Oil prices on Wednesday regained a little ground lost in the previous session, weighed down by industry data suggesting United States crude inventories fell less than expected.
Brent crude futures gained 58 piasters to $64.93 per barrel, while West Texas Intermediate crude futures were up 36 piasters at $57.98 per barrel.
Oil prices have recovered significantly last week primarily due to the continued decline in US crude inventories.
Egypt’s budget for the fiscal year (FY) 2019/20 set the price of Brent crude at $68 per barrel, up from $67 per barrel in the FY 2018/19.
According to a research note by IHS Markit, this suggests that supply has further tightened, especially in combination with increased risk of future disruptions related to the rising tension in the Arab Gulf.
As the real numbers exceeded earlier expectations, the market reacted by pushing oil prices higher, the note explained. Brent flirted with $68 per barrel, while West Texas intermediate surpassed $60 per barrel, the highest since late May.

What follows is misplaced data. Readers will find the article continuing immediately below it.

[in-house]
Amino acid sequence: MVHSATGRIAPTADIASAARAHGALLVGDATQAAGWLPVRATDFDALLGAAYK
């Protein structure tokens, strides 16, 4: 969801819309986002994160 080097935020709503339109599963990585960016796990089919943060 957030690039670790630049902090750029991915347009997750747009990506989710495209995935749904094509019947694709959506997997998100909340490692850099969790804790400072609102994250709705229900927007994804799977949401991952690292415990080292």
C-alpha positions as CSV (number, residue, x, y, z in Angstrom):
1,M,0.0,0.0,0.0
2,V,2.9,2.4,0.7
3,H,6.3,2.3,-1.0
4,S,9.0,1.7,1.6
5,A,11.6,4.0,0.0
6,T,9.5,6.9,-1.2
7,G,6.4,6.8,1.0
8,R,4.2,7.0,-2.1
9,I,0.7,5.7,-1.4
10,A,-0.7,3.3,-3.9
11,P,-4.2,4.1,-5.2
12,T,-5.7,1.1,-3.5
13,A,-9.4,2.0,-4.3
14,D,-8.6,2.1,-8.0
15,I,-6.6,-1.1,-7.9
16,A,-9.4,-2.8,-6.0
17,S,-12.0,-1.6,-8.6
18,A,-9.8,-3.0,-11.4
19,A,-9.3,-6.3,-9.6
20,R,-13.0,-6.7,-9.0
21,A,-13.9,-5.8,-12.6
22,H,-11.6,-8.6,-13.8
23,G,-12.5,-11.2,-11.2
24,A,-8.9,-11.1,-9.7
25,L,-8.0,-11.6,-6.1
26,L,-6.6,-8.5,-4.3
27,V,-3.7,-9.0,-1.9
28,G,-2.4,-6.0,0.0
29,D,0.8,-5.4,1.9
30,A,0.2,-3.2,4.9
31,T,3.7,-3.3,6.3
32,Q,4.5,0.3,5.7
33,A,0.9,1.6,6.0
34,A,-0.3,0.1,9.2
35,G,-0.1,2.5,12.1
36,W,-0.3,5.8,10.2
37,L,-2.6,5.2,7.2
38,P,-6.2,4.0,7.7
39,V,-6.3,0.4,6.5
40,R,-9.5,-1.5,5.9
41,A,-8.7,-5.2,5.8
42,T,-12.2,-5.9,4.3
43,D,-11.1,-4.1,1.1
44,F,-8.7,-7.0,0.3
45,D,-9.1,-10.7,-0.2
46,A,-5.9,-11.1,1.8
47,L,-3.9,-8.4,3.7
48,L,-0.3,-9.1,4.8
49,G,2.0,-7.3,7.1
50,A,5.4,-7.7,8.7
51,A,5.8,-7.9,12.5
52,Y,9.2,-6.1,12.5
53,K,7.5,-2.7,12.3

Yet, the research note indicates that the current sentiment in the market seems to have changed, as stockpiles shrank by around 3.5% since reaching the highest level in almost two years in early June.
The declining inventories of the US, together with Iran’s rhetoric, have shaped expectations for tightening supply, even if this happens in parallel to higher concern about declining demand for crude oil.
For Egypt, the country is highly vulnerable to crude oil price fluctuations, as each $1 increase in the Brent crude’s price would cost the state EGP 4bn, according to the country’s finance ministry.
Furthermore, the movements in the oil prices have also been supported by earlier concerns that Tropical Storm Barry could impact crude production in the Gulf of Mexico.
However, crude oil prices have decreased after the weekend as Tropical Storm Barry weakened without any long-lasting disruptions in US infrastructure, according to IHS Markit.
According to data by IHS Markit’s Commodities at Sea, volumes of oil seem to have increased for very large crude carriers (VLCCs) since the beginning of this month having surpassed 625m barrels. Meanwhile, volumes on Suezmaxes, the largest oil tankers capable of transiting the Suez Canal, have been pushed marginally lower, while levels have been rather stable for Aframaxes, the oil tankers smaller than 120,000 metric tonnes.